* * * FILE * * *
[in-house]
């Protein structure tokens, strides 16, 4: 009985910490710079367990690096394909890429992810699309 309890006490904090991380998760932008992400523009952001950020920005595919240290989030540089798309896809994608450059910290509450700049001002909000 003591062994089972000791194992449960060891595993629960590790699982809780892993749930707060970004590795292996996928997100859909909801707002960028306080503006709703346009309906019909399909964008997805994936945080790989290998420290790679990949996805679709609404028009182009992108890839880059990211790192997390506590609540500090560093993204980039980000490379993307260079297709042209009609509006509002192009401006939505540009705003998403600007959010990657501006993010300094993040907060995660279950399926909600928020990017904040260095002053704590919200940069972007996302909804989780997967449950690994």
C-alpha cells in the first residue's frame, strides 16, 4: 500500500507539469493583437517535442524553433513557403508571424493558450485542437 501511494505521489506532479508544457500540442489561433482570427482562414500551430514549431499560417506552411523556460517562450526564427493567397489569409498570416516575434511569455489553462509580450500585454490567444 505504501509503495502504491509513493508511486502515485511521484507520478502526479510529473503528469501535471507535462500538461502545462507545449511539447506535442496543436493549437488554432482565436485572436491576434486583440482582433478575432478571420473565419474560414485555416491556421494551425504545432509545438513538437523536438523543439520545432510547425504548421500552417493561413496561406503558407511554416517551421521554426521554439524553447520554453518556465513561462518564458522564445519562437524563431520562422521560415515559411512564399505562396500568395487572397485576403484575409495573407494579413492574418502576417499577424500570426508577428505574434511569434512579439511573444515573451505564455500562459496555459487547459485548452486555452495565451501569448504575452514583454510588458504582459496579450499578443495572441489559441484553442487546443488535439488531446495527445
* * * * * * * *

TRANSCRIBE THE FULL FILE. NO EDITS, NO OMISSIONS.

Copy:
[in-house]
């Protein structure tokens, strides 16, 4: 009985910490710079367990690096394909890429992810699309 309890006490904090991380998760932008992400523009952001950020920005595919240290989030540089798309896809994608450059910290509450700049001002909000 003591062994089972000791194992449960060891595993629960590790699982809780892993749930707060970004590795292996996928997100859909909801707002960028306080503006709703346009309906019909399909964008997805994936945080790989290998420290790679990949996805679709609404028009182009992108890839880059990211790192997390506590609540500090560093993204980039980000490379993307260079297709042209009609509006509002192009401006939505540009705003998403600007959010990657501006993010300094993040907060995660279950399926909600928020990017904040260095002053704590919200940069972007996302909804989780997967449950690994």
C-alpha cells in the first residue's frame, strides 16, 4: 500500500507539469493583437517535442524553433513557403508571424493558450485542437 501511494505521489506532479508544457500540442489561433482570427482562414500551430514549431499560417506552411523556460517562450526564427493567397489569409498570416516575434511569455489553462509580450500585454490567444 505504501509503495502504491509513493508511486502515485511521484507520478502526479510529473503528469501535471507535462500538461502545462507545449511539447506535442496543436493549437488554432482565436485572436491576434486583440482582433478575432478571420473565419474560414485555416491556421494551425504545432509545438513538437523536438523543439520545432510547425504548421500552417493561413496561406503558407511554416517551421521554426521554439524553447520554453518556465513561462518564458522564445519562437524563431520562422521560415515559411512564399505562396500568395487572397485576403484575409495573407494579413492574418502576417499577424500570426508577428505574434511569434512579439511573444515573451505564455500562459496555459487547459485548452486555452495565451501569448504575452514583454510588458504582459496579450499578443495572441489559441484553442487546443488535439488531446495527445